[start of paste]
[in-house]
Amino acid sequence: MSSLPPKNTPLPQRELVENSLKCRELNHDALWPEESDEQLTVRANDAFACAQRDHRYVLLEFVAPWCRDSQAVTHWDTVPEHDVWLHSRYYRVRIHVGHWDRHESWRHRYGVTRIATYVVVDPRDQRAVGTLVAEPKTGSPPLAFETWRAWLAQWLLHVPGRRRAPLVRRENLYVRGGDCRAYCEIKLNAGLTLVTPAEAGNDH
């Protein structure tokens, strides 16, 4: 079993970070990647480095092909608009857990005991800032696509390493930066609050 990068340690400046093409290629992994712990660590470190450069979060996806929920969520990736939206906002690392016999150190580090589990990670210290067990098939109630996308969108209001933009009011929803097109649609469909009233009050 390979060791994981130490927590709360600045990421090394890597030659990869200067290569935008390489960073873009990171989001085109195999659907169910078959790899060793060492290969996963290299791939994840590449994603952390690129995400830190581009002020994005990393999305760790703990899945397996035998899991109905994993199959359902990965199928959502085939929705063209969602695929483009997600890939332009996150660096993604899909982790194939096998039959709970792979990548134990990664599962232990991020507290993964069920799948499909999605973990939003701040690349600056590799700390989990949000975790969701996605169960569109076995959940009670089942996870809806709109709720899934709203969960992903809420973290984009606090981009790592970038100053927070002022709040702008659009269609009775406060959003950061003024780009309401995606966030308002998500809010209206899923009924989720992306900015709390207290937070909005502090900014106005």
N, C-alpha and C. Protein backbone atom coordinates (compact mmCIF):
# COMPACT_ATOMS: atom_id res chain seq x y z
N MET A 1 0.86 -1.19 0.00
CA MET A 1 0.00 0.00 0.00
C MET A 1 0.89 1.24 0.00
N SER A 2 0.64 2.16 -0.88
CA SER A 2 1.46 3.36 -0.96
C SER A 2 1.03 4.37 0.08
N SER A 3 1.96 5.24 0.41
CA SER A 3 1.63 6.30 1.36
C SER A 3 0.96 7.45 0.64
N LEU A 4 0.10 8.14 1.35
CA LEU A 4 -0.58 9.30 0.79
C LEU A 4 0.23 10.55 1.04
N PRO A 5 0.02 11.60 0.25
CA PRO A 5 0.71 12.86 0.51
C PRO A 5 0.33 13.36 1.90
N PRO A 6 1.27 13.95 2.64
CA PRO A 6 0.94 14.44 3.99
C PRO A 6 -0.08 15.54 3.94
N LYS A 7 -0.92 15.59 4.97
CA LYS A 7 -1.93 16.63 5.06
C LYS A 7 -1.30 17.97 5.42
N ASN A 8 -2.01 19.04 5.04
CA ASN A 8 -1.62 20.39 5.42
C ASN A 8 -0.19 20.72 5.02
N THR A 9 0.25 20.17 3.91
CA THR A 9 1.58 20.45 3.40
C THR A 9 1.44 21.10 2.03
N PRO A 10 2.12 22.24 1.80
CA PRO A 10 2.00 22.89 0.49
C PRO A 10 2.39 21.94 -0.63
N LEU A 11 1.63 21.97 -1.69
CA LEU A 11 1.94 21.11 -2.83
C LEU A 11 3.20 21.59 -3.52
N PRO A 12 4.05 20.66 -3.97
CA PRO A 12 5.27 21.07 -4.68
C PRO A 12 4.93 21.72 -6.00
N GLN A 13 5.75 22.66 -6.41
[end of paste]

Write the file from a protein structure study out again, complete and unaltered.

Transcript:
[in-house]
Amino acid sequence: MSSLPPKNTPLPQRELVENSLKCRELNHDALWPEESDEQLTVRANDAFACAQRDHRYVLLEFVAPWCRDSQAVTHWDTVPEHDVWLHSRYYRVRIHVGHWDRHESWRHRYGVTRIATYVVVDPRDQRAVGTLVAEPKTGSPPLAFETWRAWLAQWLLHVPGRRRAPLVRRENLYVRGGDCRAYCEIKLNAGLTLVTPAEAGNDH
């Protein structure tokens, strides 16, 4: 079993970070990647480095092909608009857990005991800032696509390493930066609050 990068340690400046093409290629992994712990660590470190450069979060996806929920969520990736939206906002690392016999150190580090589990990670210290067990098939109630996308969108209001933009009011929803097109649609469909009233009050 390979060791994981130490927590709360600045990421090394890597030659990869200067290569935008390489960073873009990171989001085109195999659907169910078959790899060793060492290969996963290299791939994840590449994603952390690129995400830190581009002020994005990393999305760790703990899945397996035998899991109905994993199959359902990965199928959502085939929705063209969602695929483009997600890939332009996150660096993604899909982790194939096998039959709970792979990548134990990664599962232990991020507290993964069920799948499909999605973990939003701040690349600056590799700390989990949000975790969701996605169960569109076995959940009670089942996870809806709109709720899934709203969960992903809420973290984009606090981009790592970038100053927070002022709040702008659009269609009775406060959003950061003024780009309401995606966030308002998500809010209206899923009924989720992306900015709390207290937070909005502090900014106005």
N, C-alpha and C. Protein backbone atom coordinates (compact mmCIF):
# COMPACT_ATOMS: atom_id res chain seq x y z
N MET A 1 0.86 -1.19 0.00
CA MET A 1 0.00 0.00 0.00
C MET A 1 0.89 1.24 0.00
N SER A 2 0.64 2.16 -0.88
CA SER A 2 1.46 3.36 -0.96
C SER A 2 1.03 4.37 0.08
N SER A 3 1.96 5.24 0.41
CA SER A 3 1.63 6.30 1.36
C SER A 3 0.96 7.45 0.64
N LEU A 4 0.10 8.14 1.35
CA LEU A 4 -0.58 9.30 0.79
C LEU A 4 0.23 10.55 1.04
N PRO A 5 0.02 11.60 0.25
CA PRO A 5 0.71 12.86 0.51
C PRO A 5 0.33 13.36 1.90
N PRO A 6 1.27 13.95 2.64
CA PRO A 6 0.94 14.44 3.99
C PRO A 6 -0.08 15.54 3.94
N LYS A 7 -0.92 15.59 4.97
CA LYS A 7 -1.93 16.63 5.06
C LYS A 7 -1.30 17.97 5.42
N ASN A 8 -2.01 19.04 5.04
CA ASN A 8 -1.62 20.39 5.42
C ASN A 8 -0.19 20.72 5.02
N THR A 9 0.25 20.17 3.91
CA THR A 9 1.58 20.45 3.40
C THR A 9 1.44 21.10 2.03
N PRO A 10 2.12 22.24 1.80
CA PRO A 10 2.00 22.89 0.49
C PRO A 10 2.39 21.94 -0.63
N LEU A 11 1.63 21.97 -1.69
CA LEU A 11 1.94 21.11 -2.83
C LEU A 11 3.20 21.59 -3.52
N PRO A 12 4.05 20.66 -3.97
CA PRO A 12 5.27 21.07 -4.68
C PRO A 12 4.93 21.72 -6.00
N GLN A 13 5.75 22.66 -6.41